It’s tough to stop Mayfield when he identifies an open receiver in rhythm, and the truth is that the best version of this Browns offense would consist of this mindset with a coverage-shifting talent like Beckham making things even easier for the passing game’s complementary options.
There isn’t an offense in the league that would be better off without Beckham. The idea that any of Rashard Higgins, KhaDarel Hodge and Donovan Peoples-Jones are better options for the Browns on the outside is absurd. I understand the logic is backward when a QB improves without their No. 1 WR, but we can’t make such large one-off conclusions from such a complex and small-sample game like football.
If we really want to be jerks about the Mayfield-OBJ dilemma, why stop there? Drew Lock improved most of his numbers in 2020, even though Courtland Sutton was limited to just 31 snaps. Russell Wilson was better in most efficiency statistics in 2018 compared to 2019 and 2020 … RIGHT when D.K. Metcalf came on board. Big corp doesn’t want you to know Kirk Cousins just averaged a career-high 8.3 yards per attempt in 2020, which just so happens to be after Stefon Diggs was sent to Buffalo.
Obviously, each of those above tongue-in-cheek notes is more absurd than the Mayfield-OBJ debate. Still, we have more than enough evidence over the years, both in New York and Cleveland, that Beckham remains locked in as one of very few humans on this planet who is absolutely capable of being a starting NFL WR on all 32 teams.
As PFF_Sam eloquently put in his article on 2021 breakout candidates: “Cleveland’s offense has actually been significantly better without Beckham on the field than with him. While many consider the logical conclusion to that being for Beckham to get traded away, I’m instead going to say that a coach as good as Kevin Stefanski can figure out how to mesh one of the game’s most talented players with an offense that cooks on gas in his absence.”
Add it all together and …
Buying great players at a discount is good for fantasy business
OBJ is presently the WR29 over at Underdog Fantasy (best ball) and the WR26 over at Fantasy Football Calculator. Both are reasonable valuations, but remember that even Beckham’s disappointing campaigns with the Browns have beat this valuation. Overall, he finished 2019 as the PPR WR25 and was the WR19 in Weeks 1-6 last season before being injured.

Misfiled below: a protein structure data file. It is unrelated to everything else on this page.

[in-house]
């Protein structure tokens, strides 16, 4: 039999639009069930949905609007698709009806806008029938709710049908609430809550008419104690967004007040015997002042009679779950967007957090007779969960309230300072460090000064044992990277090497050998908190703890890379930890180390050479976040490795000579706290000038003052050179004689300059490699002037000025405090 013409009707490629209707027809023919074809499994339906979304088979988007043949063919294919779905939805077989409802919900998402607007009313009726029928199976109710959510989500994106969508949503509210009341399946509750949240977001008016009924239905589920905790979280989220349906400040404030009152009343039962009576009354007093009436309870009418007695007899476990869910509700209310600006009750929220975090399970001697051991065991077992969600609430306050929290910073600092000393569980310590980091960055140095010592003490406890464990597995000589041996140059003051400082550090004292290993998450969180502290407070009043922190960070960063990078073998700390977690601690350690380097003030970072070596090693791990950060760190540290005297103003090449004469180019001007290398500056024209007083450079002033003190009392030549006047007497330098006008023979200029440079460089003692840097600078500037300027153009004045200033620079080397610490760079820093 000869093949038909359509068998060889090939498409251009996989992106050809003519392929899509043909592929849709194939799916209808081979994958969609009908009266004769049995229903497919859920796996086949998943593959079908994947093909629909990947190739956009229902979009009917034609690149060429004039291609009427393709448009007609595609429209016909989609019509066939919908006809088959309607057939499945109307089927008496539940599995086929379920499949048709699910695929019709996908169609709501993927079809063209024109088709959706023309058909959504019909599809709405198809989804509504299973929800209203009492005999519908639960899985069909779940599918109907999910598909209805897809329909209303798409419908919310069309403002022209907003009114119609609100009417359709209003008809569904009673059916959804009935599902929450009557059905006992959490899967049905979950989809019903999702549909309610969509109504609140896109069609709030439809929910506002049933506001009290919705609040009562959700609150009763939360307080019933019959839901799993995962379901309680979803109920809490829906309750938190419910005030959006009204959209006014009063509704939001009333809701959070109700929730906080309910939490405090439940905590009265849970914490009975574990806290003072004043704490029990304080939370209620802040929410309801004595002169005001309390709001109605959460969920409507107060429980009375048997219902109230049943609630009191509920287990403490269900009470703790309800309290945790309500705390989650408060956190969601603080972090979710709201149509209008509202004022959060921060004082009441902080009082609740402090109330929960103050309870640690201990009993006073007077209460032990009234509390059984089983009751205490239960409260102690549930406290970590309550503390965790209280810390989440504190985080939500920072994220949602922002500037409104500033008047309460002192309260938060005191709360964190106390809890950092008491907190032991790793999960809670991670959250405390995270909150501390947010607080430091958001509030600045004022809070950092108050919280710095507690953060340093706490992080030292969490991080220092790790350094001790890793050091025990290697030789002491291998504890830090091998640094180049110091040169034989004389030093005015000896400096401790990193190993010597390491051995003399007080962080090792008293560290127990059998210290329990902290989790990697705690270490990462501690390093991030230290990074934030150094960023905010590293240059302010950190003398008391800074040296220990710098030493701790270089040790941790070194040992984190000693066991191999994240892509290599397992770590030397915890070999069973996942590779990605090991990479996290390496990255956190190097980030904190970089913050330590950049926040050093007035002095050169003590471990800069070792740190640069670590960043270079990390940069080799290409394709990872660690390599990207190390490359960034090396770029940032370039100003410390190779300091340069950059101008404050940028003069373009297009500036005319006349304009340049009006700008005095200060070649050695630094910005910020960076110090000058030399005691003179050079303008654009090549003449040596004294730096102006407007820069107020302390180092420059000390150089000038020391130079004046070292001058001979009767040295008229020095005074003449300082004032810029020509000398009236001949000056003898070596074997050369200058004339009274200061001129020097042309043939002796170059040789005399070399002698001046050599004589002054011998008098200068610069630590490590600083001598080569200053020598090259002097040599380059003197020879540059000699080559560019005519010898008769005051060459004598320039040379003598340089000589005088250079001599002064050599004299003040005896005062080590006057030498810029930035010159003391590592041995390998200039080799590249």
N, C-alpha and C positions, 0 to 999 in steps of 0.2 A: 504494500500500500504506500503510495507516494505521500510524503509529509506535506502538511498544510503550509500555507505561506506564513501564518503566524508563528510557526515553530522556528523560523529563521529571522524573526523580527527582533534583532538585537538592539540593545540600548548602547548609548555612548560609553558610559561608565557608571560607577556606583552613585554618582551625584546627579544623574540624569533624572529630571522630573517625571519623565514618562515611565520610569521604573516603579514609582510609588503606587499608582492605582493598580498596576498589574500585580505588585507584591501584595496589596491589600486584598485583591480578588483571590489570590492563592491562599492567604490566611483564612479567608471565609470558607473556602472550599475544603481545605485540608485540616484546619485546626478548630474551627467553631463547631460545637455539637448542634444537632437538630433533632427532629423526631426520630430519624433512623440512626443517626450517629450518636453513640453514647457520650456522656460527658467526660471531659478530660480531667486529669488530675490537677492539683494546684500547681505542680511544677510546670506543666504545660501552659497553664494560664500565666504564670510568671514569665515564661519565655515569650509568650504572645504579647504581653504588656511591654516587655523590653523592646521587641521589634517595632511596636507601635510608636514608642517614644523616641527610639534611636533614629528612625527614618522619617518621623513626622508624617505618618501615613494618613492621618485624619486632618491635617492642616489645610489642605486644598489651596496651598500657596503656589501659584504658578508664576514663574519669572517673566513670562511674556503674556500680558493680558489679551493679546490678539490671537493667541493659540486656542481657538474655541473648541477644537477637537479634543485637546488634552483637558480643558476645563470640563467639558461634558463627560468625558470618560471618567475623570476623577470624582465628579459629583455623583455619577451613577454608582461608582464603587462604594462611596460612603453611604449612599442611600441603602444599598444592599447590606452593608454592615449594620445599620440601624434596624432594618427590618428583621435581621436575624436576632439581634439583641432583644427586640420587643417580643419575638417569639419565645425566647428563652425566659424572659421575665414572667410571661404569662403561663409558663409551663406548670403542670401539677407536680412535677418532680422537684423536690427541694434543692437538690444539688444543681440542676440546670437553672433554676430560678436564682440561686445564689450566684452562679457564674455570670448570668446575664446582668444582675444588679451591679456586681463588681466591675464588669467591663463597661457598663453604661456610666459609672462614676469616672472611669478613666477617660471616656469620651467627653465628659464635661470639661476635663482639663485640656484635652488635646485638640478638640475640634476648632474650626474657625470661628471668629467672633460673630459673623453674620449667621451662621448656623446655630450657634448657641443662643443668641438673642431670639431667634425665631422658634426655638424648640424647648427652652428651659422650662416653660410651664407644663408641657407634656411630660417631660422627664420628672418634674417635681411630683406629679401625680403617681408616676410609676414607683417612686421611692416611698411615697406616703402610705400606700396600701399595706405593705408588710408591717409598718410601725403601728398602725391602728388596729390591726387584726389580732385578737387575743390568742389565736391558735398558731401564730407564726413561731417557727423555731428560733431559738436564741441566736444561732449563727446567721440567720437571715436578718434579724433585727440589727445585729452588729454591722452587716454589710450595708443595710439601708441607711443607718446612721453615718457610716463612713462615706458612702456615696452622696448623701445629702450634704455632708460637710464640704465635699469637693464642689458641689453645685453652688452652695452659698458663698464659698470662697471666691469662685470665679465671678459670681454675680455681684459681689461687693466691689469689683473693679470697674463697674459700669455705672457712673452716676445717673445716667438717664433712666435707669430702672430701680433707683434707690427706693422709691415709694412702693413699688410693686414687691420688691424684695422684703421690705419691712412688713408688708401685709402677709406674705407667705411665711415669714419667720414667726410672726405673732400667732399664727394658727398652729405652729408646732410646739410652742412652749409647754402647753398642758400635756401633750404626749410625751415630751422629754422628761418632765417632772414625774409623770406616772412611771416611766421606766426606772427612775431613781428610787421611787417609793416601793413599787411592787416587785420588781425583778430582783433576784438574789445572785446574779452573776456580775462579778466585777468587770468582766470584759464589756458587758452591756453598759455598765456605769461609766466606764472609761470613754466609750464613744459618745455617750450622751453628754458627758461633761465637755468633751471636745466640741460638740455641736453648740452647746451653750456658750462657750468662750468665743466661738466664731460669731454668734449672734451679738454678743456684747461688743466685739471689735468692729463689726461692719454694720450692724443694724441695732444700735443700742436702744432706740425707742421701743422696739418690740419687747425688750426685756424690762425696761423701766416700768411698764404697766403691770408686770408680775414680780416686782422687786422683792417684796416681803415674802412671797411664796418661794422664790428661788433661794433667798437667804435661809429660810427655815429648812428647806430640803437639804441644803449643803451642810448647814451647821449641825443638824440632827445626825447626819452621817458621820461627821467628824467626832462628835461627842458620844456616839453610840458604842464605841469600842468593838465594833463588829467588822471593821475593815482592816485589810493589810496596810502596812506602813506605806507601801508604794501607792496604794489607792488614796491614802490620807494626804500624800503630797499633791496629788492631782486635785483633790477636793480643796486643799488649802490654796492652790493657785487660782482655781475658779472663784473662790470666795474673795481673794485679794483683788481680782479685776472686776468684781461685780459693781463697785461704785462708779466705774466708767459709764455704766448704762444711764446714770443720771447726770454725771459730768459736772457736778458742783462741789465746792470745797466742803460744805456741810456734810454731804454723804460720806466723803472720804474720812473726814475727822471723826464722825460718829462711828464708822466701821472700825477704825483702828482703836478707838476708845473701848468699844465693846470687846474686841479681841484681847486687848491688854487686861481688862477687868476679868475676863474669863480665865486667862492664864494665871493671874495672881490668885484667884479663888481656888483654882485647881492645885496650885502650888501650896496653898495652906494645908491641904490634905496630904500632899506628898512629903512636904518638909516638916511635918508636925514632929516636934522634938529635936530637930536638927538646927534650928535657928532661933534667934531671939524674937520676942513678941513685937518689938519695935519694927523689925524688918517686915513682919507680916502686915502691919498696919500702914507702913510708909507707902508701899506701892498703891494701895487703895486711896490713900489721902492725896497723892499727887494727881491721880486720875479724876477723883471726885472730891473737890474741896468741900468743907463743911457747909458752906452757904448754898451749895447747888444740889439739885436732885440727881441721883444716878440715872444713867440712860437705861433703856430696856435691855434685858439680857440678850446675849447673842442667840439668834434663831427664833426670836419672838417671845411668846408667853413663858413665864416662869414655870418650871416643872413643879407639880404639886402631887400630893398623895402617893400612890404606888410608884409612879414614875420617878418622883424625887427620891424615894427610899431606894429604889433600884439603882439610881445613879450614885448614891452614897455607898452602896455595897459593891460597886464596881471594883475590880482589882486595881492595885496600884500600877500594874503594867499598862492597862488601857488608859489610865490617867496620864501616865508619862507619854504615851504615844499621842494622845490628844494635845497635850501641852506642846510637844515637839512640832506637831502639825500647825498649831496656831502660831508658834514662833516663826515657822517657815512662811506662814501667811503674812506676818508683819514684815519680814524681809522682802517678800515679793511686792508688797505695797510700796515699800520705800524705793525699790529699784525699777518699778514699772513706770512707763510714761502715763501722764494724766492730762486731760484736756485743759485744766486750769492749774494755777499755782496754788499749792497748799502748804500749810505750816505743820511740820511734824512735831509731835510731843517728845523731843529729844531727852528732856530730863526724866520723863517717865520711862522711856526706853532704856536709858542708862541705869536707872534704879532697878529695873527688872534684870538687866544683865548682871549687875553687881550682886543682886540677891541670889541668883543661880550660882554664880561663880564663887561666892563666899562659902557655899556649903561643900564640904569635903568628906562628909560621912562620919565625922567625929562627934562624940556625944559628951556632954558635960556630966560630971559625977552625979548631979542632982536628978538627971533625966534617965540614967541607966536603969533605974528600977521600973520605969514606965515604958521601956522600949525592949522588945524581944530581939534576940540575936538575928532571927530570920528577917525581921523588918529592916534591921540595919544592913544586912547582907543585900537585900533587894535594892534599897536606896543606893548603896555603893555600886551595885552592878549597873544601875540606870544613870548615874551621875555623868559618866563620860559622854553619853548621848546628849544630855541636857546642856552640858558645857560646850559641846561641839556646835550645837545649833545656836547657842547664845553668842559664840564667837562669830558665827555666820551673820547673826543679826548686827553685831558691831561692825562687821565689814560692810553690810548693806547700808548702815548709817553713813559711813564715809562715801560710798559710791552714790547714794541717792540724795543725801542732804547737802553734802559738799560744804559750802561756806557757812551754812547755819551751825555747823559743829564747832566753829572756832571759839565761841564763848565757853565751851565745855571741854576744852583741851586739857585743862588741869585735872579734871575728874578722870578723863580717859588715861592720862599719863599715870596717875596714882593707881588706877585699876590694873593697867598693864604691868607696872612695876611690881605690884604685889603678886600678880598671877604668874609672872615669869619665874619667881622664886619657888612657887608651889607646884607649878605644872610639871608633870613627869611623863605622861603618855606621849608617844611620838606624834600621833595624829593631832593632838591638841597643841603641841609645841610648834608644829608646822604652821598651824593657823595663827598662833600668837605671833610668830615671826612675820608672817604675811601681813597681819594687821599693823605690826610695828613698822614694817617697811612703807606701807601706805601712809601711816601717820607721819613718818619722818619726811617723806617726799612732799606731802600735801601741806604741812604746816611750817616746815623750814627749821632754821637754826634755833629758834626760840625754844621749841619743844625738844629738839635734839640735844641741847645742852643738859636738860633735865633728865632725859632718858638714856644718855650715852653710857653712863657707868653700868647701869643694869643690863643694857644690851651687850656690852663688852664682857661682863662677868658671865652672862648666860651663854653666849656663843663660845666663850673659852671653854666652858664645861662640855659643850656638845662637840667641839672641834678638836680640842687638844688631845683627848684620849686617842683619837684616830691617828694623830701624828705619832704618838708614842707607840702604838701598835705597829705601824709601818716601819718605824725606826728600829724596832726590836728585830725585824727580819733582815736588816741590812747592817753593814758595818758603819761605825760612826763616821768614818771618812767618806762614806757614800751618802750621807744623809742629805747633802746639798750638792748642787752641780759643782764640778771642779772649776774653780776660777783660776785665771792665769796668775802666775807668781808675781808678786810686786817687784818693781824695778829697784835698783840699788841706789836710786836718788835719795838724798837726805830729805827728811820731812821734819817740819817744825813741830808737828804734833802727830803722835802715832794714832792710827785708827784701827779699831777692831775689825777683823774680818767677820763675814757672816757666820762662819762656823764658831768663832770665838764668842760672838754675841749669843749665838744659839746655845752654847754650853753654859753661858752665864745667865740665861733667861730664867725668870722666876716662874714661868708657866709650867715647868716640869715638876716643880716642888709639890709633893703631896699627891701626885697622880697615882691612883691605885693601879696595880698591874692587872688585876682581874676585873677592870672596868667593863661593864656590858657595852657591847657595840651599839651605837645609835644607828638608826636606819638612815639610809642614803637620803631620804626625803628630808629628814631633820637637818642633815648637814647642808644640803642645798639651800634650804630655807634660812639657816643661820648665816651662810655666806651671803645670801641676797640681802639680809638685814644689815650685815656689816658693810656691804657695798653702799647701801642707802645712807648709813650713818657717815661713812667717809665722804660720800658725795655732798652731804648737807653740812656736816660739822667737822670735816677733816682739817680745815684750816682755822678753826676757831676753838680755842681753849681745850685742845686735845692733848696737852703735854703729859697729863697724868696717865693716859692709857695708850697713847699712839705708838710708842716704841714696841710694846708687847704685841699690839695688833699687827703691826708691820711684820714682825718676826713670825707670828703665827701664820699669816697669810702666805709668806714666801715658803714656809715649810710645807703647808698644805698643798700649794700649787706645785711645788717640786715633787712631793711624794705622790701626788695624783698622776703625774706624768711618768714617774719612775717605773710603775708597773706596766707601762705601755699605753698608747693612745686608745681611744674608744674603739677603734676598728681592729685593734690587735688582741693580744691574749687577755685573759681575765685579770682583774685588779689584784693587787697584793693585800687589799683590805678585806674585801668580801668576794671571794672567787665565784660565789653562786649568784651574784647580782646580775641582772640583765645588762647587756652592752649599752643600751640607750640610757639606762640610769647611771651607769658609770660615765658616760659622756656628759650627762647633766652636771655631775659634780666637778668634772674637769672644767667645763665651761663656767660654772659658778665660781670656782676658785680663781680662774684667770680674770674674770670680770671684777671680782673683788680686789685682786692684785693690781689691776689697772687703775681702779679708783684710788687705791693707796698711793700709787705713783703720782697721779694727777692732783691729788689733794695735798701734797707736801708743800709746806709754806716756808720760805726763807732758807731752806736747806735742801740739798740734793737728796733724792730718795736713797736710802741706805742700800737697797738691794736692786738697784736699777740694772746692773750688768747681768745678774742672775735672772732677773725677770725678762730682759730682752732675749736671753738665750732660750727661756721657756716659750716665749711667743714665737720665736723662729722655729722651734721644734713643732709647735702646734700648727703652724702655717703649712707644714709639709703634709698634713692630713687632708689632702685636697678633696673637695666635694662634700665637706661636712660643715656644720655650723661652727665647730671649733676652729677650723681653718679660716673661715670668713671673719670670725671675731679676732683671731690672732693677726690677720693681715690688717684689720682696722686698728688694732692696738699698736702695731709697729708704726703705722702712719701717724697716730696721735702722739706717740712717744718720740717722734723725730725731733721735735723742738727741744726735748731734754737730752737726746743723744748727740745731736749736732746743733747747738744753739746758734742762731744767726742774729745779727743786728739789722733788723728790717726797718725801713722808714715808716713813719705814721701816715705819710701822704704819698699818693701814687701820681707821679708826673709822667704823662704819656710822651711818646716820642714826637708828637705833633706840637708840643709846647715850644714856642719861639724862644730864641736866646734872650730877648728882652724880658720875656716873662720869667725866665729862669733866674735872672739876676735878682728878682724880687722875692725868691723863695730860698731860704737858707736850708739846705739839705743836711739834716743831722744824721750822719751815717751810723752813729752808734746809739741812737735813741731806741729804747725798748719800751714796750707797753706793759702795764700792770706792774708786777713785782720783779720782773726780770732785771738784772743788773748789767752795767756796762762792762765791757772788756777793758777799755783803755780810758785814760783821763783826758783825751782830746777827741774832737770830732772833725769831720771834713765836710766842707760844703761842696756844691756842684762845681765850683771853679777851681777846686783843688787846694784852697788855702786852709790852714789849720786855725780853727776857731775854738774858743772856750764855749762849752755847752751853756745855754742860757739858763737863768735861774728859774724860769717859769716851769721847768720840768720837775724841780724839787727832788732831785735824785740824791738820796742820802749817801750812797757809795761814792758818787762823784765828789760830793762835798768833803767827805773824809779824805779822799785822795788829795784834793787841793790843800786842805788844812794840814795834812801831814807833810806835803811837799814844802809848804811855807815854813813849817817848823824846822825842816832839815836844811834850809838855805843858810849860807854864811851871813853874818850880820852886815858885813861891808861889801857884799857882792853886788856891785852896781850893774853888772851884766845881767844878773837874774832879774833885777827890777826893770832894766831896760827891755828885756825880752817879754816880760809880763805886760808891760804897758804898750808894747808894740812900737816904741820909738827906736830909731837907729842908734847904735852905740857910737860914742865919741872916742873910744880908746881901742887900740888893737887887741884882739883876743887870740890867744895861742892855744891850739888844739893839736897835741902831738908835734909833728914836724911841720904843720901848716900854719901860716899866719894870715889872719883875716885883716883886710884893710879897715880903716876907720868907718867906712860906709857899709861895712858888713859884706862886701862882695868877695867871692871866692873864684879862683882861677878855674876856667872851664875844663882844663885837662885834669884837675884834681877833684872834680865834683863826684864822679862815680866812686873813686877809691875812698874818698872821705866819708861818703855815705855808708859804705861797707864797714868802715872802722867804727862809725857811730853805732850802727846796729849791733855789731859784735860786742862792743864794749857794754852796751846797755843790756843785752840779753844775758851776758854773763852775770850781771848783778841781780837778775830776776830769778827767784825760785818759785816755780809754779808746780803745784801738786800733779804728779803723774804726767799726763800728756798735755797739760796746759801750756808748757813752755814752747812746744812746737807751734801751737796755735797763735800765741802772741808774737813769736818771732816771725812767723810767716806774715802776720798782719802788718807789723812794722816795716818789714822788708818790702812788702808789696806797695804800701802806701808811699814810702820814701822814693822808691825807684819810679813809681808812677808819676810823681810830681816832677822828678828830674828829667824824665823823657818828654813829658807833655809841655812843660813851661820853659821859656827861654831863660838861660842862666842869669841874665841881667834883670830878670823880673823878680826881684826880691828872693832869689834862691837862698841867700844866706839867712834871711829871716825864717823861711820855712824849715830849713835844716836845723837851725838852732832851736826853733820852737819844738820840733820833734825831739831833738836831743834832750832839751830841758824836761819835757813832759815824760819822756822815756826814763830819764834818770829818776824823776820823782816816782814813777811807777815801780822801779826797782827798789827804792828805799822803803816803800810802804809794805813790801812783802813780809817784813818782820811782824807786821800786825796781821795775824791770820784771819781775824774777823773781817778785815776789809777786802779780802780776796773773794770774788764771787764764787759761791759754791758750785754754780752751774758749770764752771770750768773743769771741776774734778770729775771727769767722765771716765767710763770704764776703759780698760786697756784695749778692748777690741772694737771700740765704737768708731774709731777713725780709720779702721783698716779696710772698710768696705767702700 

Even the haters have to admit that Beckham is presently priced far closer to his floor than his ceiling. I have him ranked as my WR29 in my fourth tier “Unfortunate volume and/or QB concerns are the only reason they’re this low.” Give me Beckham over the likes of Robby Anderson, Courtland Sutton and the 49ers WRs, while I’ll take the Bengals WRs, DeVonta Smith, D.J. Moore, Kenny Golladay and the Rams' top-two WRs ahead of OBJ. Unfortunately for Beckham, we have to take a leap of faith in both his volume and efficiency improving; there are just higher target ceilings for most receivers in his tier.
It would be tough for even the most optimistic Beckham believers to rationalize locking him in as anything more than a low-end WR2 at this point, but that doesn’t mean he isn’t a player we should be chasing at his reduced valuation. I don’t blame folks for prioritizing other receivers in this range, but everyone should know that the best version of the OBJ-Baker partnership remains capable of producing fantasy WR1 results.
The only other player worth pursuing in fantasy land inside of this likely low-volume passing game is Jarvis Landry because all the man seems to do each and every season is out-perform his ADP:
- 2020: PPR WR36; ADP WR35
- 2019: PPR WR12; ADP WR28
- 2018: PPR WR18; ADP WR17
- 2017: PPR WR5; ADP WR29
- 2016: PPR WR14; ADP WR15
- 2015: PPR WR8; ADP WR17
- 2014: PPR WR31; ADP N/A
Landry’s drop-off in efficiency last season is concerning, although he should be healthier after barely making it to Week 1 following offseason hip surgery. We did still see flashes of his route-running ability being on god mode.
— Ian Hartitz (@Ihartitz) May 26, 2021
Presently priced as the PPR WR38, Landy likely won't return to WR1 heights, but it’s safe to say he is (again) a bit undervalued entering the season.